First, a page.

Few people would chose to be bald; we all assume that it makes you less attractive. This consensus has been around at least since the Bible was written and certainly since then. It isn’t just Western culture either. Native American Indians tried to cure baldness with herbal remedies. It is surprising how often generally held beliefs like this turn out not to be true. But not this one. Continue reading
Has this man overdone the shampoo?
This was a question posed to me by a journalist on the Daily Telegraph. The answer is of course no, but I’ll get onto that later. First this is quite an interesting example of how stories like this originate. Here is the full text of the e-mail I was sent. Continue reading
Perfume is supposed to make you smell nice. That is sort of what it says on the tin. But newly published research indicates that it also makes you look better too. The scientists showed photos of women’s faces to a panel. The panel was mixed, but with more women than men. They were then asked to assess the attractiveness of the faces. While they were doing this they were exposed to either cooked fish oil or a delicate rose odour created by the top fragrance house Givaudan. Continue reading
Not every blog post I do is an instant hit. The one I did yesterday about 5 a day for example was met with widespread indifference. Oh well. But it did remind me that there is another reason to eat fresh fruit and vegetables apart from simply being more healthy. They can also make you more attractive. Continue reading
We don’t pay a lot of attention to vellus hair. This is the fine downy hair that covers a lot of our body, with the exception of the palms of our hands and for some reason, the backs of our ears. It isn’t very visible so the beauty world doesn’t take a lot of notice of it, though to my mind it is quite attractive. But you need to get pretty close to someone to be able to even see it, so it isn’t something you are really aware of except on family members are very close friends. Continue reading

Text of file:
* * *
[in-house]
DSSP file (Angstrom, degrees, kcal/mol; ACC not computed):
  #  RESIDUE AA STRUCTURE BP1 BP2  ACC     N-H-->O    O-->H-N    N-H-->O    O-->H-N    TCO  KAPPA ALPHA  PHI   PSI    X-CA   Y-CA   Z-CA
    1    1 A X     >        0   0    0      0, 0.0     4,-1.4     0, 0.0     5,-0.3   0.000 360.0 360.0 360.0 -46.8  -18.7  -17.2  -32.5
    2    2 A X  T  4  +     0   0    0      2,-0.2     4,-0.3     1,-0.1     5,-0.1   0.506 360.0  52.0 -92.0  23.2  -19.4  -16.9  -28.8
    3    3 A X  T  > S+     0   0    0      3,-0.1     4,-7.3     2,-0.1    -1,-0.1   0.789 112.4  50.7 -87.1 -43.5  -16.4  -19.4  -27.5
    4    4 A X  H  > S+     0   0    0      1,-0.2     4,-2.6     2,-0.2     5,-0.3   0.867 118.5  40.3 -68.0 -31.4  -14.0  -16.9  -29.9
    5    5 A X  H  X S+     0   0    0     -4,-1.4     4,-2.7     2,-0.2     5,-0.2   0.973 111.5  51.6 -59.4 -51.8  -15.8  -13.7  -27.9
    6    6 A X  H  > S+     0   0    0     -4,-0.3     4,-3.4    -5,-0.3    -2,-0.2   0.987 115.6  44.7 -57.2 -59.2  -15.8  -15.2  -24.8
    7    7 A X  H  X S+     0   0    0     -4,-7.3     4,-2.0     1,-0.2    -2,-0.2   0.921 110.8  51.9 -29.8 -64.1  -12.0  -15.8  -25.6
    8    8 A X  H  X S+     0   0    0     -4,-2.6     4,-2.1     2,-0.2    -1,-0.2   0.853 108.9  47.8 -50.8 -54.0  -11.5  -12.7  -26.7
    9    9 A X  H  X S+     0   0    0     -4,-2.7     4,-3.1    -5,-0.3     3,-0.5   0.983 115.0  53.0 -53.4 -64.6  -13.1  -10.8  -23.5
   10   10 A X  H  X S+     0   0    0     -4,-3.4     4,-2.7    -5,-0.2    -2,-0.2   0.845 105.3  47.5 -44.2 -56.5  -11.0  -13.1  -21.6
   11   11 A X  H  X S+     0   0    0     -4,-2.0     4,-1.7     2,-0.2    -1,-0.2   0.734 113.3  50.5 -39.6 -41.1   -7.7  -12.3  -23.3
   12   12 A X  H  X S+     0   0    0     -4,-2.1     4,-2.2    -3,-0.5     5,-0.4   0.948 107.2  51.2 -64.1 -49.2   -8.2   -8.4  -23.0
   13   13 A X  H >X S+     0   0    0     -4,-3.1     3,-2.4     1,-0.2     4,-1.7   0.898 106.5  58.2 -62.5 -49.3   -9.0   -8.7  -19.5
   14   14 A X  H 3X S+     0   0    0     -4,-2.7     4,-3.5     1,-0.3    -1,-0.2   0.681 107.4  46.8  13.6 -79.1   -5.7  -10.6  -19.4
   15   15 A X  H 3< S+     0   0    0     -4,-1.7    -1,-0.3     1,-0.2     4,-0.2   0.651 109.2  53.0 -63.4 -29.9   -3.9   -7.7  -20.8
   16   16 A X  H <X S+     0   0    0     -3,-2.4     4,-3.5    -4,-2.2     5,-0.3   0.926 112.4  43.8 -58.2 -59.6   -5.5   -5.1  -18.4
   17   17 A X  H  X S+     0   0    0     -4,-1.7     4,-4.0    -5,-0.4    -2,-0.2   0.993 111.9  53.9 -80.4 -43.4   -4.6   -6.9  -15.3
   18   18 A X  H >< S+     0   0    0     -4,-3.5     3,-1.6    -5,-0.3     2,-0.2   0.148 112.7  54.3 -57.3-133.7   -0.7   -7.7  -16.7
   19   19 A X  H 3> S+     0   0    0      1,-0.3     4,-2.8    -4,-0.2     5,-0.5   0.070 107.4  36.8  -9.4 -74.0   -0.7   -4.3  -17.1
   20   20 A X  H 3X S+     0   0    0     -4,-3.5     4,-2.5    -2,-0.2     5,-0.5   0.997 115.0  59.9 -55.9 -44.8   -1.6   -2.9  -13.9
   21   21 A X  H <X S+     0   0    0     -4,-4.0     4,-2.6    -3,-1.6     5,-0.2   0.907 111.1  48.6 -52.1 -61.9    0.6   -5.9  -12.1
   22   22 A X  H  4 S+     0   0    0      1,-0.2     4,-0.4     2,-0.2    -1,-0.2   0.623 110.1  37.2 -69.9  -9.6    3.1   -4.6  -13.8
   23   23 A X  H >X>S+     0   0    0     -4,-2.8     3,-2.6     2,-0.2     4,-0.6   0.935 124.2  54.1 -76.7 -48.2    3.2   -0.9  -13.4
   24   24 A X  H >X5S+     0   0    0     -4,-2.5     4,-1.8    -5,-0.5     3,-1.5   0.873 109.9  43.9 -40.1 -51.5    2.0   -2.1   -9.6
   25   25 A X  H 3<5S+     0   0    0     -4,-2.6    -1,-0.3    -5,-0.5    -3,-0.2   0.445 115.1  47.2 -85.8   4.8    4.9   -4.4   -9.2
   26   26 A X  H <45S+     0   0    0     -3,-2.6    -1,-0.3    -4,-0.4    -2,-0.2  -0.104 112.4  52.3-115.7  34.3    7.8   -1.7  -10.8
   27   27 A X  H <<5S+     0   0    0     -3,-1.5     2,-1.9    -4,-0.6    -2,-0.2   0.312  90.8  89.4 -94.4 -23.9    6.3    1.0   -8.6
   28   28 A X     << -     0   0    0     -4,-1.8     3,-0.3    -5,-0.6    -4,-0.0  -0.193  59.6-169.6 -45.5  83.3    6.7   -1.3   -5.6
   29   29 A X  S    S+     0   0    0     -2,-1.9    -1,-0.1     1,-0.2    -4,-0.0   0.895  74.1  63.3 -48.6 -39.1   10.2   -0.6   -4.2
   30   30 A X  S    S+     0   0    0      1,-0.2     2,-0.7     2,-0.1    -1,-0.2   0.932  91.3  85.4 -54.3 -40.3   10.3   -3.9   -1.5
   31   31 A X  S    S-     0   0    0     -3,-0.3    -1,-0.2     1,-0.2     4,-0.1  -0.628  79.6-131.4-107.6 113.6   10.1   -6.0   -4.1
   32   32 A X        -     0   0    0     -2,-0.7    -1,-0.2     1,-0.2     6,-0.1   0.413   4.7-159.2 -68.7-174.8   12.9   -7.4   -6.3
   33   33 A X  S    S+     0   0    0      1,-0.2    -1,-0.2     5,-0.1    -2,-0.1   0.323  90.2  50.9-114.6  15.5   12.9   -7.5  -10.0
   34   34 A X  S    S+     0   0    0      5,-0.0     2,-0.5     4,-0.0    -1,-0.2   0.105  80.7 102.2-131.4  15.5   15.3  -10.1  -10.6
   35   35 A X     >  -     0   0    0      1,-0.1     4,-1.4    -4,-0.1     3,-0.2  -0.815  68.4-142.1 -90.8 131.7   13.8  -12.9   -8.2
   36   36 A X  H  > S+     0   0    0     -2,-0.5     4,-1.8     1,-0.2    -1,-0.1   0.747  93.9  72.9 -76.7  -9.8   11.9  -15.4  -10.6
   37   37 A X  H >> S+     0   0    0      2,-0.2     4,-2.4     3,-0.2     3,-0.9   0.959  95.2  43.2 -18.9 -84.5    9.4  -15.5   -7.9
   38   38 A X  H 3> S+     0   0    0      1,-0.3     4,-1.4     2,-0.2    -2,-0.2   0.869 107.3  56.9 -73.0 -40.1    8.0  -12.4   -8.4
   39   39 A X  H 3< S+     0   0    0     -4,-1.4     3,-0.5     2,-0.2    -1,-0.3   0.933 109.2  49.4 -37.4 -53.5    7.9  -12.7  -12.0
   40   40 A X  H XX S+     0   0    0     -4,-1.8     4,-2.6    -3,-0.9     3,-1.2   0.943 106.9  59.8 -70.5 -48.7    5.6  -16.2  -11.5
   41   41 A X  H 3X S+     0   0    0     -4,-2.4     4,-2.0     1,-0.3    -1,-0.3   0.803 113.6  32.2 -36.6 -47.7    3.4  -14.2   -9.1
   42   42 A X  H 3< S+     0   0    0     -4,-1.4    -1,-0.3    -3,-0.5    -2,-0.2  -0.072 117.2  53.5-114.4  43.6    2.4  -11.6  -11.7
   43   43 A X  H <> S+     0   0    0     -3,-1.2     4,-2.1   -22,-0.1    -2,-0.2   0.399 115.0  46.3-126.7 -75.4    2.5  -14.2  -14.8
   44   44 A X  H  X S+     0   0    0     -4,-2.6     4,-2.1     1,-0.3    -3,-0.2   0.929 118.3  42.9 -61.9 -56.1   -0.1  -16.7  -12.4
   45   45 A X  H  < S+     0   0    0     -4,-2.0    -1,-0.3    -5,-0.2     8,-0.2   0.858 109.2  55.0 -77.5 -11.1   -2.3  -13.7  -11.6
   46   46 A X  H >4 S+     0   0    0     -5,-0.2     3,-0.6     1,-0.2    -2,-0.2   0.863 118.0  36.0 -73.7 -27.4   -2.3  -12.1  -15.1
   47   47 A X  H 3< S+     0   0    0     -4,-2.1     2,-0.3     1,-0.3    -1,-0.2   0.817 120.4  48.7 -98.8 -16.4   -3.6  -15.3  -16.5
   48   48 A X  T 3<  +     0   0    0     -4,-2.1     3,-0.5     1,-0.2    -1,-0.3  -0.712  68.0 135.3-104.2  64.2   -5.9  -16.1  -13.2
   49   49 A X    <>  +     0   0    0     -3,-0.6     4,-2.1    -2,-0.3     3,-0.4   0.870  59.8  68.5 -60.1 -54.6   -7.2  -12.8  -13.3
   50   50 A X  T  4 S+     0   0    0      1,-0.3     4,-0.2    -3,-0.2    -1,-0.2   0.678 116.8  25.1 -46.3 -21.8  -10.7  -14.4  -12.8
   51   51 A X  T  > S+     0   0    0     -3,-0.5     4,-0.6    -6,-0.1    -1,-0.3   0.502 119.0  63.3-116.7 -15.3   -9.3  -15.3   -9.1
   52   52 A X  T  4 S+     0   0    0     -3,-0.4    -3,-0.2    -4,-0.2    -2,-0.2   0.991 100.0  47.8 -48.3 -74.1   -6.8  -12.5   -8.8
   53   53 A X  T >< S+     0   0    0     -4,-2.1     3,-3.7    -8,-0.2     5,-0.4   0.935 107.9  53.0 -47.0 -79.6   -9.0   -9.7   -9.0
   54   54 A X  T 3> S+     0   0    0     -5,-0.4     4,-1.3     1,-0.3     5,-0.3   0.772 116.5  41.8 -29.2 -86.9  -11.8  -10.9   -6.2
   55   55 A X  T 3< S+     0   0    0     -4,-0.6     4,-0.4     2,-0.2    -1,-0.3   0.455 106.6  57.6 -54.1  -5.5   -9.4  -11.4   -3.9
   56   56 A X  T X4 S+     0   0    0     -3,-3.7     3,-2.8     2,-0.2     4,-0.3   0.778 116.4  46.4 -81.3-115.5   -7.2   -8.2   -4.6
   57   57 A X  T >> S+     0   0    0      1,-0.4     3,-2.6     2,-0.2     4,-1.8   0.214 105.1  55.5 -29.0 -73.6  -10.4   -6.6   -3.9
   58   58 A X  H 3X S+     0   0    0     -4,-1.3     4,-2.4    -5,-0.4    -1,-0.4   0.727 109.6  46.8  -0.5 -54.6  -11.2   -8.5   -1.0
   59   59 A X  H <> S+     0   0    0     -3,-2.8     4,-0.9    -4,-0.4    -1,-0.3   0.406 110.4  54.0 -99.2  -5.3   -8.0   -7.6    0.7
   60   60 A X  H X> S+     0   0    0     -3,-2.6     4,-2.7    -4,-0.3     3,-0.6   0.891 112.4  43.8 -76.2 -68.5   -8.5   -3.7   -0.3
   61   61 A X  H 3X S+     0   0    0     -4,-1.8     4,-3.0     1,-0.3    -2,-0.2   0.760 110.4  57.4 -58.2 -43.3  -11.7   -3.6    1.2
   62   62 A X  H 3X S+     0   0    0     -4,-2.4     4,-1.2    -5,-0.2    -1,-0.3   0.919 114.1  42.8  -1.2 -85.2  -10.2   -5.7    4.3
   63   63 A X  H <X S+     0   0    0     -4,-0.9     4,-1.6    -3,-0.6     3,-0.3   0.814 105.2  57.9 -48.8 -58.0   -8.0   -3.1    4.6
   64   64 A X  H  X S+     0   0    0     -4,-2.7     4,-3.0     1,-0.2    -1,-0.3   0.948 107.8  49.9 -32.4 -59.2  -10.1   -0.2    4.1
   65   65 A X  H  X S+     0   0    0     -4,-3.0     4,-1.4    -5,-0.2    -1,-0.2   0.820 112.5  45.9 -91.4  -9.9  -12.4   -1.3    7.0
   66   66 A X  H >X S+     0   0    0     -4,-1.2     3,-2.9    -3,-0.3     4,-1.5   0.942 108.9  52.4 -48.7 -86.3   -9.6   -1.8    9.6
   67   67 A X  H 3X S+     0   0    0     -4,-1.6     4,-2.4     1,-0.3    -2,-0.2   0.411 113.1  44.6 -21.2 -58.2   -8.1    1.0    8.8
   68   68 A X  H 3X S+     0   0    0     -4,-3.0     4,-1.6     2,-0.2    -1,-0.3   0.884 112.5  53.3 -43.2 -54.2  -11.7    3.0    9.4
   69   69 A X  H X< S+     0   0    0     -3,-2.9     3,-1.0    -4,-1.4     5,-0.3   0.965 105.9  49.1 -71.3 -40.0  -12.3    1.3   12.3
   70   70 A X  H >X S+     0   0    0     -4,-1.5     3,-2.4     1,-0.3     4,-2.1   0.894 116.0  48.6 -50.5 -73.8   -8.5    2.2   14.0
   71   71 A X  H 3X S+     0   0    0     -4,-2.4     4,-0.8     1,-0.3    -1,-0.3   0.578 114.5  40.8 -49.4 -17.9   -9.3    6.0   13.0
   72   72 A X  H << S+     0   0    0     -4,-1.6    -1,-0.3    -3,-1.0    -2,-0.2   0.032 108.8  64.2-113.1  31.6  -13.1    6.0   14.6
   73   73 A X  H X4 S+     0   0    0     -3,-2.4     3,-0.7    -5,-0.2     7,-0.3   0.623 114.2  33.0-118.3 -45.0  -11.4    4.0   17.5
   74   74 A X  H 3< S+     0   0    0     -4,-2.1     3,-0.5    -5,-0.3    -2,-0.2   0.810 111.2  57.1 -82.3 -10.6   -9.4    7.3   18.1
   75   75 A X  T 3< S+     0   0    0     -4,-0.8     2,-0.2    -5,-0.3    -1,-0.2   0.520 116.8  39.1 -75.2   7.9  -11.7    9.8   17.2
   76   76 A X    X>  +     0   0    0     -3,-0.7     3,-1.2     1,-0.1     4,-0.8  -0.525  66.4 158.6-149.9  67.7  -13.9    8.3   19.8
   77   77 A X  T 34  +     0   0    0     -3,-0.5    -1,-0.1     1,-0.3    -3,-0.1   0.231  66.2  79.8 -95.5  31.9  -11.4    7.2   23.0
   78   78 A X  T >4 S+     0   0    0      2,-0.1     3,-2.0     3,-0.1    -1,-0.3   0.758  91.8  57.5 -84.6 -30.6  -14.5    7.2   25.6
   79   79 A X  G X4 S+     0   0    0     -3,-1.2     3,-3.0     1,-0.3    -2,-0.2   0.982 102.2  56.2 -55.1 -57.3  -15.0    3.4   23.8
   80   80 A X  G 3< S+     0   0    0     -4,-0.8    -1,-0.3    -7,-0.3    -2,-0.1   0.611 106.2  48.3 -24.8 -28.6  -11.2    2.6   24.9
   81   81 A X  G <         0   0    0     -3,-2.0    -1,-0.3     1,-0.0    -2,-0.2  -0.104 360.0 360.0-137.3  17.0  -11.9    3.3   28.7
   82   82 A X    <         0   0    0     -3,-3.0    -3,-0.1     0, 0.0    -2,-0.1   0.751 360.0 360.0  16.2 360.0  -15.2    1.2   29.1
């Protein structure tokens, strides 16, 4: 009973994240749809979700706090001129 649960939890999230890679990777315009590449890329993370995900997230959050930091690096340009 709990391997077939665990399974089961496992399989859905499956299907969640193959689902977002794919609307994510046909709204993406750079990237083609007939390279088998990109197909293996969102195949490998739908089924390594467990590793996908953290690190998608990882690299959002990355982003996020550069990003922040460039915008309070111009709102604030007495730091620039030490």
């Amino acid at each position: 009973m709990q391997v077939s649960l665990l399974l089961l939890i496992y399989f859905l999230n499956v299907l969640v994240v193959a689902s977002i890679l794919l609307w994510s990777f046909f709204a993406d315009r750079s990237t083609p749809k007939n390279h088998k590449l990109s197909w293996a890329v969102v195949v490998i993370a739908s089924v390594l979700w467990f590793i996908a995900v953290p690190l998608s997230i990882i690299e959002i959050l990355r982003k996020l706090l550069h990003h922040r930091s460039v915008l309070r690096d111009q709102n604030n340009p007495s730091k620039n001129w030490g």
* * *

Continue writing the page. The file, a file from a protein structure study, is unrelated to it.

I am a slightly gawky individual. I am bit more interested in my computer than my personal appearance and I am not good at relating to other human beings. I am also well aware that the profile of my face does not conform to the ideals of Classical Greek beauty.
Despite all this, I have been reasonably successful in passing my genes on to the next generation. I have the good luck to be relatively tall, and I think that this positive has overcome all my other negatives. I am in the upper quartile for height, very nearly in the upper decile. I am taller than about 80% of other men in other words. In more ordinary language, I am tall but not outstandingly so.
Men’s preference is for average women
One of the best established facts in the study of the science behind beauty is that men find a waist to hip ratio in women of about 0.7 the most attractive. Its a brave group that will challenge this view, but an Australian group has done so in a recently published study. They showed men pictures of average women, Playboy centrefolds, photos from escort ads and curvaceous models from the twenties and nineties. (“Yeah, of course this is science, mate”.)
Most of us are dissatisfied to some extent or another with our body shape. A lot of people are a lot heavier than they would like to be, and there have been endless ideas put forward about how to get to the weight you want to be. One of the things we all know is that if we eat too much we put on weight, and that we can lose weight by eating less. I get some surprised looks sometimes when I suggest that excercising isn’t very helpful for getting slim. My logic is that what matters is how much you eat relative to how much energy your body burns. If you exercise you deplete your blood sugar, and this makes you hungry. Your problem now is one of willpower. But if you have the willpower to overcome your hunger, you could do that just as easily without exercise. In fact the act of burning up your energy quickly has probably made it harder not easier to resist your cravings.
I have already posted about the features of an attractive female face. But what lies behind these observations? Could it be that your hormones make you beautiful?
A few years ago scientists at the University of St Andrews took photos of 59 women aged between 18 and 25 every week for six weeks. They also took urine samples and measured their oestrogen levels. By taking readings over the whole menstrual cycle they were able to come up with meaningful estimates of how much oestrogen the women had in their blood streams. Continue reading